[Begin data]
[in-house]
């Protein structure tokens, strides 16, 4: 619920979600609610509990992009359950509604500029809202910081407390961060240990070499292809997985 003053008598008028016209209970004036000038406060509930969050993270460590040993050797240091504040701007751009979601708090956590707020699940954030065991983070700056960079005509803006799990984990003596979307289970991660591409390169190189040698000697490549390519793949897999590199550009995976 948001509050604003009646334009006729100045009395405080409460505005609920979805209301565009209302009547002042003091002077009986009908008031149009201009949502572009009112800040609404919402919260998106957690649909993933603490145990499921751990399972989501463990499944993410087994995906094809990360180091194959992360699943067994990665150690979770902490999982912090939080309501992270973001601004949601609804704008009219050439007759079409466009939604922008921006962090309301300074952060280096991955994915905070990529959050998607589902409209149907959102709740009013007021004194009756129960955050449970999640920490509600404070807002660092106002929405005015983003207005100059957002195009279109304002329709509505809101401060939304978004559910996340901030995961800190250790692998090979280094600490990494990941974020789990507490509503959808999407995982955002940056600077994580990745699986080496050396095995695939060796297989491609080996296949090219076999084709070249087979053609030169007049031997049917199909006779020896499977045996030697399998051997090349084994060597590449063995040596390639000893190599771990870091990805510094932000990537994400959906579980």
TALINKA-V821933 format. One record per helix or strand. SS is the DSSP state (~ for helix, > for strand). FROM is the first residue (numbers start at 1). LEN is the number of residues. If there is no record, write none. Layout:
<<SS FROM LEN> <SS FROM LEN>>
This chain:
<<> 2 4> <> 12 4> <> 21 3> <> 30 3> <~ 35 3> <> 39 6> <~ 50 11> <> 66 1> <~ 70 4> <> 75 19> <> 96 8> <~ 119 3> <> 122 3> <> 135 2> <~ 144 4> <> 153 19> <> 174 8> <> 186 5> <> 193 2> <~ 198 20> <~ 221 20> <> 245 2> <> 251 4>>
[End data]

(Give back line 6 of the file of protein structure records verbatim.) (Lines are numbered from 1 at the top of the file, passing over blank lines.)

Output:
<<> 2 4> <> 12 4> <> 21 3> <> 30 3> <~ 35 3> <> 39 6> <~ 50 11> <> 66 1> <~ 70 4> <> 75 19> <> 96 8> <~ 119 3> <> 122 3> <> 135 2> <~ 144 4> <> 153 19> <> 174 8> <> 186 5> <> 193 2> <~ 198 20> <~ 221 20> <> 245 2> <> 251 4>>